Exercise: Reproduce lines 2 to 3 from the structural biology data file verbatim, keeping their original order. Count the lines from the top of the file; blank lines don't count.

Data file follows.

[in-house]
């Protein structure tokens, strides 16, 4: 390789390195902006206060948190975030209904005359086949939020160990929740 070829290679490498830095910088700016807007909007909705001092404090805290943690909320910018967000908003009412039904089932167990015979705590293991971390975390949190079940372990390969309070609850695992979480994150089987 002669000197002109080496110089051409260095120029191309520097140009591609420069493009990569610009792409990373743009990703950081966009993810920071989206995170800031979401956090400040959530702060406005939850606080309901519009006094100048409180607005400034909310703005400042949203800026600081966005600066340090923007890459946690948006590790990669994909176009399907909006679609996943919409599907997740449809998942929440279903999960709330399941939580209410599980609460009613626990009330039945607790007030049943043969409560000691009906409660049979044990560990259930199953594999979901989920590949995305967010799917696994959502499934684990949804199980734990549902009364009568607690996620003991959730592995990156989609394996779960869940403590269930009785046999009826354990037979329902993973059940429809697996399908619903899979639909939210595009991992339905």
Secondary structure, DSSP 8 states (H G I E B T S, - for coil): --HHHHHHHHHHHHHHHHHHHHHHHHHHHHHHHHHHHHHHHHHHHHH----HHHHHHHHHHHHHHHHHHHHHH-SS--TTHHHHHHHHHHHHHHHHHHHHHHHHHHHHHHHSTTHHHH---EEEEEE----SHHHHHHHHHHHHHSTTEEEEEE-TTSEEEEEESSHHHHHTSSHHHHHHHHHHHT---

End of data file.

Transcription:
């Protein structure tokens, strides 16, 4: 390789390195902006206060948190975030209904005359086949939020160990929740 070829290679490498830095910088700016807007909007909705001092404090805290943690909320910018967000908003009412039904089932167990015979705590293991971390975390949190079940372990390969309070609850695992979480994150089987 002669000197002109080496110089051409260095120029191309520097140009591609420069493009990569610009792409990373743009990703950081966009993810920071989206995170800031979401956090400040959530702060406005939850606080309901519009006094100048409180607005400034909310703005400042949203800026600081966005600066340090923007890459946690948006590790990669994909176009399907909006679609996943919409599907997740449809998942929440279903999960709330399941939580209410599980609460009613626990009330039945607790007030049943043969409560000691009906409660049979044990560990259930199953594999979901989920590949995305967010799917696994959502499934684990949804199980734990549902009364009568607690996620003991959730592995990156989609394996779960869940403590269930009785046999009826354990037979329902993973059940429809697996399908619903899979639909939210595009991992339905």
Secondary structure, DSSP 8 states (H G I E B T S, - for coil): --HHHHHHHHHHHHHHHHHHHHHHHHHHHHHHHHHHHHHHHHHHHHH----HHHHHHHHHHHHHHHHHHHHHH-SS--TTHHHHHHHHHHHHHHHHHHHHHHHHHHHHHHHSTTHHHH---EEEEEE----SHHHHHHHHHHHHHSTTEEEEEE-TTSEEEEEESSHHHHHTSSHHHHHHHHHHHT---